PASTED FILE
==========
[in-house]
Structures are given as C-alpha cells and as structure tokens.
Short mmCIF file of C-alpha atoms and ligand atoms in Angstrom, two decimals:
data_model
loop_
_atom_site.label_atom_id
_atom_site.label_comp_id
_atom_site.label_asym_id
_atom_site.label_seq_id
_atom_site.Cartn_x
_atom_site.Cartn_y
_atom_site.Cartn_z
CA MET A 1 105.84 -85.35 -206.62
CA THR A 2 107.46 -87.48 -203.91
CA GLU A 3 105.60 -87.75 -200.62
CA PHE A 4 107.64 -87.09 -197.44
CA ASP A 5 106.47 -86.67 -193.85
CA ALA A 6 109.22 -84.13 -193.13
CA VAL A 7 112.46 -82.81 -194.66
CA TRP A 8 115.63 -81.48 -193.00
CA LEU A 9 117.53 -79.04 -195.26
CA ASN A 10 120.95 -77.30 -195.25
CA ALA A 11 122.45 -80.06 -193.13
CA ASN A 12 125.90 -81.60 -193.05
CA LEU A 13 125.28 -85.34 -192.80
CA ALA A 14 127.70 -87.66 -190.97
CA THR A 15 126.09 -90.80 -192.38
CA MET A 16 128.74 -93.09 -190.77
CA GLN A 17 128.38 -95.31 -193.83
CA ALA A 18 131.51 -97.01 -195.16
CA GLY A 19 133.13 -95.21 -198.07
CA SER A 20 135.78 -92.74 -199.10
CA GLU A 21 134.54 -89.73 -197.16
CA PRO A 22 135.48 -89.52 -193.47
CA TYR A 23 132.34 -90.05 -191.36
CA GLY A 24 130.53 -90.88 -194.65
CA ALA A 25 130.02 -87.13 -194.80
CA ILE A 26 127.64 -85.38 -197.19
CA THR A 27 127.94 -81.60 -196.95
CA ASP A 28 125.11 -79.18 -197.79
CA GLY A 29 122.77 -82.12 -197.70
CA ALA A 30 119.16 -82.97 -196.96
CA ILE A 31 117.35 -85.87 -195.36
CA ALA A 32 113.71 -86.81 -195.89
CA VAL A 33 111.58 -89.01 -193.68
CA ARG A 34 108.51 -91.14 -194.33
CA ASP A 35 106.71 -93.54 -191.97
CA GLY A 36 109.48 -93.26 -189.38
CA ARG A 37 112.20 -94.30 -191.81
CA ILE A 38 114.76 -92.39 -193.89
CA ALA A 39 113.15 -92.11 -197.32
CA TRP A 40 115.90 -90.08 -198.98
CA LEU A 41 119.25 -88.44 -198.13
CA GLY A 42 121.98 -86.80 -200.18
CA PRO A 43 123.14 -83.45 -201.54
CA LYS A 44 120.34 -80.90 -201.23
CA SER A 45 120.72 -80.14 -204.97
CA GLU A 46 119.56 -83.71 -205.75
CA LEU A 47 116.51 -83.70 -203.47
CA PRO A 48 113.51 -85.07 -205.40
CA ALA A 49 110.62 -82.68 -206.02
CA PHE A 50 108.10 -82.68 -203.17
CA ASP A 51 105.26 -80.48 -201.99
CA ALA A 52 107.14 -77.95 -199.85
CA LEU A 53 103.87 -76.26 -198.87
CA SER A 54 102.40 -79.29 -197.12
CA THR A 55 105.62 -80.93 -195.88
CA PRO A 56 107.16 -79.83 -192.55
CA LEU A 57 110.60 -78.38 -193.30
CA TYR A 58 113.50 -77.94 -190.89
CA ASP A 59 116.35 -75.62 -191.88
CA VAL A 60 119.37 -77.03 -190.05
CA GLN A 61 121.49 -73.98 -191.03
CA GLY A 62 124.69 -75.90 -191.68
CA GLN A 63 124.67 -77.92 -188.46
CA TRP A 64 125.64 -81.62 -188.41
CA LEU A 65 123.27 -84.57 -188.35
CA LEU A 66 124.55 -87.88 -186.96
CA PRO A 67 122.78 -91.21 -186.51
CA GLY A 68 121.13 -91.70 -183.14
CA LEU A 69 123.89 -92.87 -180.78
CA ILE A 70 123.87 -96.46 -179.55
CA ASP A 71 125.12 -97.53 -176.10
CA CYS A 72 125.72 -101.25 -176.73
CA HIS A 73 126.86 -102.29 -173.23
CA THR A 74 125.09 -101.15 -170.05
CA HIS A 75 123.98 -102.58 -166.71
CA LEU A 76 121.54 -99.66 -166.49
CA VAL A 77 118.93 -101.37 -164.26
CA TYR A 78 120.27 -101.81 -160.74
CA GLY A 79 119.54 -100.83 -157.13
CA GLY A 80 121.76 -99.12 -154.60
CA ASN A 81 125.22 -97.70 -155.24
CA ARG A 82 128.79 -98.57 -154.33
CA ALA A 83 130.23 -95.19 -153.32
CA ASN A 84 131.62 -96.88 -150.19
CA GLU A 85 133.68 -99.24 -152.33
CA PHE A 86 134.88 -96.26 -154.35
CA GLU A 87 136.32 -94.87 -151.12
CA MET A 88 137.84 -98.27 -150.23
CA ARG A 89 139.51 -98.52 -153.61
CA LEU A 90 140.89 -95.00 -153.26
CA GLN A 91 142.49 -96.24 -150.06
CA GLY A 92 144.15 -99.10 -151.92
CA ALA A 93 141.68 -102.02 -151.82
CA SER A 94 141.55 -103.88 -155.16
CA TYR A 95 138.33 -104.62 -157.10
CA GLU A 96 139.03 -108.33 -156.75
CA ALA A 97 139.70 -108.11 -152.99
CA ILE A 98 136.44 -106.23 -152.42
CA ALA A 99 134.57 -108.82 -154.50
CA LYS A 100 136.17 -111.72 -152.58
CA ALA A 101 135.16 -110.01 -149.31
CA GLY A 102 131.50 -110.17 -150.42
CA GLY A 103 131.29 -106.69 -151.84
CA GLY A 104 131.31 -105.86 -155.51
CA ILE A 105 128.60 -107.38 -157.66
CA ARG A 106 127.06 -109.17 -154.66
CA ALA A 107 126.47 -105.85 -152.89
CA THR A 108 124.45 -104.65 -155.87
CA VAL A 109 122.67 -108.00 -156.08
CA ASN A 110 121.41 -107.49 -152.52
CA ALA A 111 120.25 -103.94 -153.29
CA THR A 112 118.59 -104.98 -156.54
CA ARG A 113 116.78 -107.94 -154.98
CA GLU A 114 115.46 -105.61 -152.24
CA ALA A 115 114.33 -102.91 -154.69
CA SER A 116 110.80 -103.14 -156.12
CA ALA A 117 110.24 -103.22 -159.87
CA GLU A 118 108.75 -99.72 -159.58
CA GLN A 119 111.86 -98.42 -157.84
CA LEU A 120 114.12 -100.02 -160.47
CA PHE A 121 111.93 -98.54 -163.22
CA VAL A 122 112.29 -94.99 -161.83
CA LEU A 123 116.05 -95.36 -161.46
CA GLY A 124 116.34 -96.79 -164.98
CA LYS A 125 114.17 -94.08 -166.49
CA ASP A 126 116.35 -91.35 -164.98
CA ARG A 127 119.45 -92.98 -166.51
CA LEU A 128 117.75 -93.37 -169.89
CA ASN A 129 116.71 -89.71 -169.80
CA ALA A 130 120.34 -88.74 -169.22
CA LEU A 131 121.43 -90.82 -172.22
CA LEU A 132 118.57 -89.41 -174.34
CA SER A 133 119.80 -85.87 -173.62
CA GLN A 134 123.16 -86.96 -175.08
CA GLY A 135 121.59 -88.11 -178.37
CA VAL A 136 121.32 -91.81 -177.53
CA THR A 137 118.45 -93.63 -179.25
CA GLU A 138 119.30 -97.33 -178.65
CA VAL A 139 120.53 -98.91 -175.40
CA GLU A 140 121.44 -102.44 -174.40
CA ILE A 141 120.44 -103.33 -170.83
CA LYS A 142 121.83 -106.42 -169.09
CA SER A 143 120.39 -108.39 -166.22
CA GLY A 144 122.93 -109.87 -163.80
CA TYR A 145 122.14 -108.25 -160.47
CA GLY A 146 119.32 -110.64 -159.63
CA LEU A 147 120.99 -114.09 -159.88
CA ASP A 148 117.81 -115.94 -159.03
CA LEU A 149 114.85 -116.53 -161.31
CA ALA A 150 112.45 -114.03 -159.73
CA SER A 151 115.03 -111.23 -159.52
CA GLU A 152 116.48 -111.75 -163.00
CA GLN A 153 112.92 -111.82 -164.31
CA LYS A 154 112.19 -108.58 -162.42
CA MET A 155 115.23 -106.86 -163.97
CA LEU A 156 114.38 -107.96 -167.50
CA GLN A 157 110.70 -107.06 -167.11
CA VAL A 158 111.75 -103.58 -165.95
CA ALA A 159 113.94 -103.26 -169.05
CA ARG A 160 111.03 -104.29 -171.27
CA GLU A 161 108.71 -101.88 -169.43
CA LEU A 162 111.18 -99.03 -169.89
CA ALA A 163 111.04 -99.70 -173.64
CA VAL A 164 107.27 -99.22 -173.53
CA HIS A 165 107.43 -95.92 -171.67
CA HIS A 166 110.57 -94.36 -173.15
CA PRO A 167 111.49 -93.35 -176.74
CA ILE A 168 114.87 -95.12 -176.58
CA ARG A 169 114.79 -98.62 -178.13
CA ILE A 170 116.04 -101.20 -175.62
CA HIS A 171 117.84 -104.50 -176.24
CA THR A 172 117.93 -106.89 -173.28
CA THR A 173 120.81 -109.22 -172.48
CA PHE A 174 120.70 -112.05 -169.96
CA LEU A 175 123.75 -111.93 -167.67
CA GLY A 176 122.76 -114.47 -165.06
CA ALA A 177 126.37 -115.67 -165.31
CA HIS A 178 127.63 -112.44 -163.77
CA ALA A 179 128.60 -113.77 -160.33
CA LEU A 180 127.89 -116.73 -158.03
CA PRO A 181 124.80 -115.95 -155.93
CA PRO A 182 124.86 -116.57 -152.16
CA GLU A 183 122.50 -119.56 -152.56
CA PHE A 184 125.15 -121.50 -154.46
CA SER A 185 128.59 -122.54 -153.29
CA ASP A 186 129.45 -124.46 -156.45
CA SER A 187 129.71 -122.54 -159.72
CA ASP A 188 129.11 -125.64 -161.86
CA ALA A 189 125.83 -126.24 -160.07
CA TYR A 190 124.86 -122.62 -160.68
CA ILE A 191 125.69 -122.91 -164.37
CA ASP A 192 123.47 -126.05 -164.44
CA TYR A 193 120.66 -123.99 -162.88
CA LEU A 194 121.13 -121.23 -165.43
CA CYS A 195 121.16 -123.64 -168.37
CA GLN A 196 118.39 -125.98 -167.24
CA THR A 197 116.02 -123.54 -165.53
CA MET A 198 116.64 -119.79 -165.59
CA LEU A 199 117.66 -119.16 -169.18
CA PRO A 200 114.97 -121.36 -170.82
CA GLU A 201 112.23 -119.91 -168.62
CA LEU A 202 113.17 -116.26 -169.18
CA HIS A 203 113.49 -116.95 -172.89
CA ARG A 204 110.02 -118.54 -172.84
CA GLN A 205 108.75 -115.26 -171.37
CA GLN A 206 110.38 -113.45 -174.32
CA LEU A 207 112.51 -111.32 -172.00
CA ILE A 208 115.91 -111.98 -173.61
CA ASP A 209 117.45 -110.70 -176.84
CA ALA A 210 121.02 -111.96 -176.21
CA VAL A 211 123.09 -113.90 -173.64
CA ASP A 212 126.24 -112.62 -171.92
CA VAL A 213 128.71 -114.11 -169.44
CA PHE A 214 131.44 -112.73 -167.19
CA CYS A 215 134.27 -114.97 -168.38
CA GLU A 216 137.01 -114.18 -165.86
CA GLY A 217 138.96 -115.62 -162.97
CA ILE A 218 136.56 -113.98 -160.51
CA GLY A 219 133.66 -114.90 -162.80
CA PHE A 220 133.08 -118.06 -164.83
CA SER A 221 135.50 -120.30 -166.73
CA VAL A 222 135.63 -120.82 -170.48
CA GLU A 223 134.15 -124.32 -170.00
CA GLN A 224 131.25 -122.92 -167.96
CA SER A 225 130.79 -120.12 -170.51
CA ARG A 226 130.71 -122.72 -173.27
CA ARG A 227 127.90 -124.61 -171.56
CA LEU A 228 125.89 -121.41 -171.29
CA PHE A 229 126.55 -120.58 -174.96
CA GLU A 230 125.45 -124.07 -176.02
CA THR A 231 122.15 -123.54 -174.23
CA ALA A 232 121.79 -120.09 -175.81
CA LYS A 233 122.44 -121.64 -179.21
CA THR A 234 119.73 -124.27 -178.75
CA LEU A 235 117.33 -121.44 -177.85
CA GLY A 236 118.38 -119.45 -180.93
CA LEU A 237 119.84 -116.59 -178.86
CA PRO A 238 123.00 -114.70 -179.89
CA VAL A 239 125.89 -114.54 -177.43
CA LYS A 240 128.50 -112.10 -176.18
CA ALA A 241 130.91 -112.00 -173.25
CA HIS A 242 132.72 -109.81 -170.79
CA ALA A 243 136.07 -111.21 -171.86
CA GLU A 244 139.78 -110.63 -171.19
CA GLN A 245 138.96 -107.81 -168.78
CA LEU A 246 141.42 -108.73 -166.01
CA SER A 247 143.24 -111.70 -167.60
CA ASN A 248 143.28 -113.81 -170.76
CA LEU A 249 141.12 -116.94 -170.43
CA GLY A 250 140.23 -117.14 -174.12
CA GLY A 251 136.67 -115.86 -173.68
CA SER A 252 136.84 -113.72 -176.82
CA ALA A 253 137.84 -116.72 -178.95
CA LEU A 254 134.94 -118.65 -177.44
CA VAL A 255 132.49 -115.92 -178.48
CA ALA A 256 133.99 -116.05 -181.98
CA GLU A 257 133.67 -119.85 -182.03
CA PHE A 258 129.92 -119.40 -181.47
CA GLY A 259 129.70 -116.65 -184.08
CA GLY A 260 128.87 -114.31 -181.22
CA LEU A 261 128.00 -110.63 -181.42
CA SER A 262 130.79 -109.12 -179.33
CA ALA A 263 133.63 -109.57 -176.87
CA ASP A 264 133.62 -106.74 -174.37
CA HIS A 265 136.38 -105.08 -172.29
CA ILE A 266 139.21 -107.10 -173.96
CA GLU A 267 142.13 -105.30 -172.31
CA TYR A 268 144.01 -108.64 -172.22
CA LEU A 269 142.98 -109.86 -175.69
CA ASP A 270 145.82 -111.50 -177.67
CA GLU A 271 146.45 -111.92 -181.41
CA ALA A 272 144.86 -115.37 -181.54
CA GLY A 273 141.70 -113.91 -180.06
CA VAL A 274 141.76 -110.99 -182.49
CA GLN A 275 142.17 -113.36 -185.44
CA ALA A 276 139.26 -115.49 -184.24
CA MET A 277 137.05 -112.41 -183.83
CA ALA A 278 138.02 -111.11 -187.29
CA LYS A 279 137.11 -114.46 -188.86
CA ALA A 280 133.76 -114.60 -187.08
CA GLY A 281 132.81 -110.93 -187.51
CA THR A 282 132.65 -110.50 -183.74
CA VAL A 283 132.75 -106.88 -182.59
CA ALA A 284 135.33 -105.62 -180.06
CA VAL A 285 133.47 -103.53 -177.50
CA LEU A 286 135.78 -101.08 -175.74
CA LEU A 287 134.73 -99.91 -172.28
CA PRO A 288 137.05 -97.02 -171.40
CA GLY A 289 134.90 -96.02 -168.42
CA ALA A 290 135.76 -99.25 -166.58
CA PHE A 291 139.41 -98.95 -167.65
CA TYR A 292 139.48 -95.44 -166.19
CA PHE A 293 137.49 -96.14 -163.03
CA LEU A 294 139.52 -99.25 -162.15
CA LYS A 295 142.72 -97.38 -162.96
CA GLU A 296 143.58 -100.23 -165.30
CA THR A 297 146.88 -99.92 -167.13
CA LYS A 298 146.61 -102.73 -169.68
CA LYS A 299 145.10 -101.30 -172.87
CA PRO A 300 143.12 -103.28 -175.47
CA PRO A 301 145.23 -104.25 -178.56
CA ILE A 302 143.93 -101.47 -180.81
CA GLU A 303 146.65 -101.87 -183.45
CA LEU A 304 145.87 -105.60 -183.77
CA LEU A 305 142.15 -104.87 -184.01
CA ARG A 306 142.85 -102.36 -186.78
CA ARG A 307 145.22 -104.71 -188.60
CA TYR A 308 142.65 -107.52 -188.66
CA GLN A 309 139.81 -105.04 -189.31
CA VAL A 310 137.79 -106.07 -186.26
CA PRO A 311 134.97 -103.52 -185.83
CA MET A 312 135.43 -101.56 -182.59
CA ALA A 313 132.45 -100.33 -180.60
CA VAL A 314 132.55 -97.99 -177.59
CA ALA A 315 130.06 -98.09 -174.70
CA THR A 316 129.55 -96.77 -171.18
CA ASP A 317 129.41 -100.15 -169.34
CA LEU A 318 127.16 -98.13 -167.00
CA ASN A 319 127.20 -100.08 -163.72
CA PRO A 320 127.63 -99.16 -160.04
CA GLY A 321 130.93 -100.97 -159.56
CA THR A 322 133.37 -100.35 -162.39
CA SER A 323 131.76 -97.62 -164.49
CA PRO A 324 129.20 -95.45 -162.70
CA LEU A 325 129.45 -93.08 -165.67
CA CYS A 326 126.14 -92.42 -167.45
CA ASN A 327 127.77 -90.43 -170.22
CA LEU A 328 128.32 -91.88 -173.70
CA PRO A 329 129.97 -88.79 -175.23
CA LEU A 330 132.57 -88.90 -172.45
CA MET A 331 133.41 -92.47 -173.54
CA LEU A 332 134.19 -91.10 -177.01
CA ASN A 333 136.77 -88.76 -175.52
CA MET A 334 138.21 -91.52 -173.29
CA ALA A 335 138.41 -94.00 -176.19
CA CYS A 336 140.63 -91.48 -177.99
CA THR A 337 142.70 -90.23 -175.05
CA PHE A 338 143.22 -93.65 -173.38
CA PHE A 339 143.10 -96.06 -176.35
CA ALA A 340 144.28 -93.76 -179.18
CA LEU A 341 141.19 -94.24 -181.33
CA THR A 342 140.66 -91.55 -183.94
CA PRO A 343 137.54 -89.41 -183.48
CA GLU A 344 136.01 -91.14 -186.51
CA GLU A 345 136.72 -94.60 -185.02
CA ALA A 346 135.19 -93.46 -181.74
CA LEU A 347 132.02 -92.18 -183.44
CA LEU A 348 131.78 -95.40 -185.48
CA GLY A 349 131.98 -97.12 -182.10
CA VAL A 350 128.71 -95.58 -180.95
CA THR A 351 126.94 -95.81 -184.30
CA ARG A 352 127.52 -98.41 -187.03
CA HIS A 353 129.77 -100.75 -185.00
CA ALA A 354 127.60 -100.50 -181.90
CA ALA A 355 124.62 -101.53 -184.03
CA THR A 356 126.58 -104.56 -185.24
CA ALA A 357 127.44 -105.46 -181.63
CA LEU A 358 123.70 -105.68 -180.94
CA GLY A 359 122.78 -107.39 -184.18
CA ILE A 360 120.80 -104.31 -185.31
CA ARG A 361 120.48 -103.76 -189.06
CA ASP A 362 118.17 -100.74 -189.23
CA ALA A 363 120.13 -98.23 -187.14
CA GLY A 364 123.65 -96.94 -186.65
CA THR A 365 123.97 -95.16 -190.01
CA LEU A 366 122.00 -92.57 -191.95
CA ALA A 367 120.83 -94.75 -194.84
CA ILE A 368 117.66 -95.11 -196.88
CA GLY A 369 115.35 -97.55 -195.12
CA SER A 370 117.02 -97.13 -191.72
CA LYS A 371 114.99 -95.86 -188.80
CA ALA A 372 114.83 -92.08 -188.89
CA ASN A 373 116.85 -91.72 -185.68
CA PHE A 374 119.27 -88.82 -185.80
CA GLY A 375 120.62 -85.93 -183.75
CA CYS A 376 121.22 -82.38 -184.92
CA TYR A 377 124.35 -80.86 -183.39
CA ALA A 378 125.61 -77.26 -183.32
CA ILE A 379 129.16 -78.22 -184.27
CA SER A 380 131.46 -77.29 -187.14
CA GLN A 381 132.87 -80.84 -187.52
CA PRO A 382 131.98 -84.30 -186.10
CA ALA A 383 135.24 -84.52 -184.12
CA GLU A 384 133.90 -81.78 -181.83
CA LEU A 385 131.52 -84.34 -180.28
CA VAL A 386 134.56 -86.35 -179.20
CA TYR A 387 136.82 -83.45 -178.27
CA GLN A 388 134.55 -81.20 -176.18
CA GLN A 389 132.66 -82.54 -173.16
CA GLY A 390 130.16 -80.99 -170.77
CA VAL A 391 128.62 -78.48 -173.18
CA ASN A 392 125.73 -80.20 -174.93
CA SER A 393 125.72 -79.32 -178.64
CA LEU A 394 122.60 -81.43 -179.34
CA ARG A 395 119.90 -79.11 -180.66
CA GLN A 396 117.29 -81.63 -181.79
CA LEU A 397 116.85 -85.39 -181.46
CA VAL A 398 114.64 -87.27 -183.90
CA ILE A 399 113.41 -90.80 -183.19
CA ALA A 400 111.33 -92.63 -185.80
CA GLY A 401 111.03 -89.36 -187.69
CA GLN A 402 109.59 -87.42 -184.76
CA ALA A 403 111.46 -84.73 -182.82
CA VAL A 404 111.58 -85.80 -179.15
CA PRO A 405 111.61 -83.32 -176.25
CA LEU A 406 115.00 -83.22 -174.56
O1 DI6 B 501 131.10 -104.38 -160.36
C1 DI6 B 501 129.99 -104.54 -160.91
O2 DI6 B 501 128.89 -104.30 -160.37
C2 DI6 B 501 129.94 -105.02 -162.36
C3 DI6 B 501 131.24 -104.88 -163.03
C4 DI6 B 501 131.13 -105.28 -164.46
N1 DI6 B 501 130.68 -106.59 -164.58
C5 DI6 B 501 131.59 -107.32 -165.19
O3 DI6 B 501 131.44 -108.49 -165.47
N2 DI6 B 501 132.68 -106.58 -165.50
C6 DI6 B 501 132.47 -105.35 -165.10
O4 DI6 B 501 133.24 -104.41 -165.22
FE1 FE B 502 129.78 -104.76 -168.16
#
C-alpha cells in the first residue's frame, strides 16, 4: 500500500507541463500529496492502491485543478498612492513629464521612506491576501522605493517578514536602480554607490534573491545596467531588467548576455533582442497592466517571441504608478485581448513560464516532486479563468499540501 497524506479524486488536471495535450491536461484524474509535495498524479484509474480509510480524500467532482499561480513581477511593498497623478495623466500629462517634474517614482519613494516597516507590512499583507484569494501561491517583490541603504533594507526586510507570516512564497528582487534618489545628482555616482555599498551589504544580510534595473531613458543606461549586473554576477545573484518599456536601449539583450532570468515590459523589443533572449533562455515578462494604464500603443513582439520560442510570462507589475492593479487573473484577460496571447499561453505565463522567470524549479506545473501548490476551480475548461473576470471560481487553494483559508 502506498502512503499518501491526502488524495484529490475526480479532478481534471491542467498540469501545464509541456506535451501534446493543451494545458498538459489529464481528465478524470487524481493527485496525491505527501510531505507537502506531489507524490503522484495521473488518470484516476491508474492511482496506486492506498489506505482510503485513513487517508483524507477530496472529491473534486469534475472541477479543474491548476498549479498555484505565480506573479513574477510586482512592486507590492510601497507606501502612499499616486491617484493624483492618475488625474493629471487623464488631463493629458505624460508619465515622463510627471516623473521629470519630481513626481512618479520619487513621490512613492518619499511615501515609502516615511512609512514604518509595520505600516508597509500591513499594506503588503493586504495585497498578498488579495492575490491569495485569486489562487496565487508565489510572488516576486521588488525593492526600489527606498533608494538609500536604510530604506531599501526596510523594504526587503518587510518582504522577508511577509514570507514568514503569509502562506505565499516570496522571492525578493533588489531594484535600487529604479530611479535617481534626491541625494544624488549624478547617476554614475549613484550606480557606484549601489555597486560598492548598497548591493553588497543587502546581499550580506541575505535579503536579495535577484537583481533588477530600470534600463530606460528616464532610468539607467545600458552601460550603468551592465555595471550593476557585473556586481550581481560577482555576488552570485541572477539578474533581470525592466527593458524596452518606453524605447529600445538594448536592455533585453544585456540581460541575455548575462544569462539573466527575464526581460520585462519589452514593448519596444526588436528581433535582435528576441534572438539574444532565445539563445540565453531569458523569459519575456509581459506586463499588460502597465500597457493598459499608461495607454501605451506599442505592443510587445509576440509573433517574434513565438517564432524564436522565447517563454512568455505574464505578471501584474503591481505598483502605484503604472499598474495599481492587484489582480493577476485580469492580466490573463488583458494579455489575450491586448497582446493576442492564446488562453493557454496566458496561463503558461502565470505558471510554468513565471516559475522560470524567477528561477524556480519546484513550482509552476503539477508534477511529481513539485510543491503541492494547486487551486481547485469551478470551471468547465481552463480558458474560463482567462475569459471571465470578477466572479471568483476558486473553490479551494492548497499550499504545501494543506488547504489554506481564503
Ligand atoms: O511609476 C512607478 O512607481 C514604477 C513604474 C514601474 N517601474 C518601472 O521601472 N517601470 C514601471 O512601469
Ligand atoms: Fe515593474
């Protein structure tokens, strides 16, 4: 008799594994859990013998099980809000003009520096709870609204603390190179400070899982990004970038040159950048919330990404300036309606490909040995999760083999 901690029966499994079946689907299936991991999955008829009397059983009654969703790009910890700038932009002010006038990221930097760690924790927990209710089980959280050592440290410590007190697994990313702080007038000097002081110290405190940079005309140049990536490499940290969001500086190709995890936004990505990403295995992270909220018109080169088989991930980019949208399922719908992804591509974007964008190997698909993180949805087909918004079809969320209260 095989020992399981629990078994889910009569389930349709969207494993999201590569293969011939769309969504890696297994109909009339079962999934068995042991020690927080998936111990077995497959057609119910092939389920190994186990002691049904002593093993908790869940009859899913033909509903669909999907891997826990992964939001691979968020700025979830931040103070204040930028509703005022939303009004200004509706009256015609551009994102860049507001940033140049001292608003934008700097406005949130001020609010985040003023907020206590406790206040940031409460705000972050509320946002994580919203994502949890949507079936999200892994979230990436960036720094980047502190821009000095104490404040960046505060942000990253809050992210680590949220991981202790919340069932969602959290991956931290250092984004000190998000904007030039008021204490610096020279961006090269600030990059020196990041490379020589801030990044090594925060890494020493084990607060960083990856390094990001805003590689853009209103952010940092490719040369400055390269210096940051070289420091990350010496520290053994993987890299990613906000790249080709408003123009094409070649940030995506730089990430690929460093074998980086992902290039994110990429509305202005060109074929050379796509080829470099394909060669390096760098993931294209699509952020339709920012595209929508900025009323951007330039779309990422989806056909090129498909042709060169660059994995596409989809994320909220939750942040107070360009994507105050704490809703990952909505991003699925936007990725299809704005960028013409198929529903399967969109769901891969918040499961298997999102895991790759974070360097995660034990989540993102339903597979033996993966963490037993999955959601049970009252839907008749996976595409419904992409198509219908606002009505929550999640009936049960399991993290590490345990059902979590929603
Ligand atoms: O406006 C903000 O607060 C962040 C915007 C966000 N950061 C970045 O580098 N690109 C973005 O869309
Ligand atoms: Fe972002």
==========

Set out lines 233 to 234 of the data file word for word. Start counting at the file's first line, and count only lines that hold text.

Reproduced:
CA SER A 221 135.50 -120.30 -166.73
CA VAL A 222 135.63 -120.82 -170.48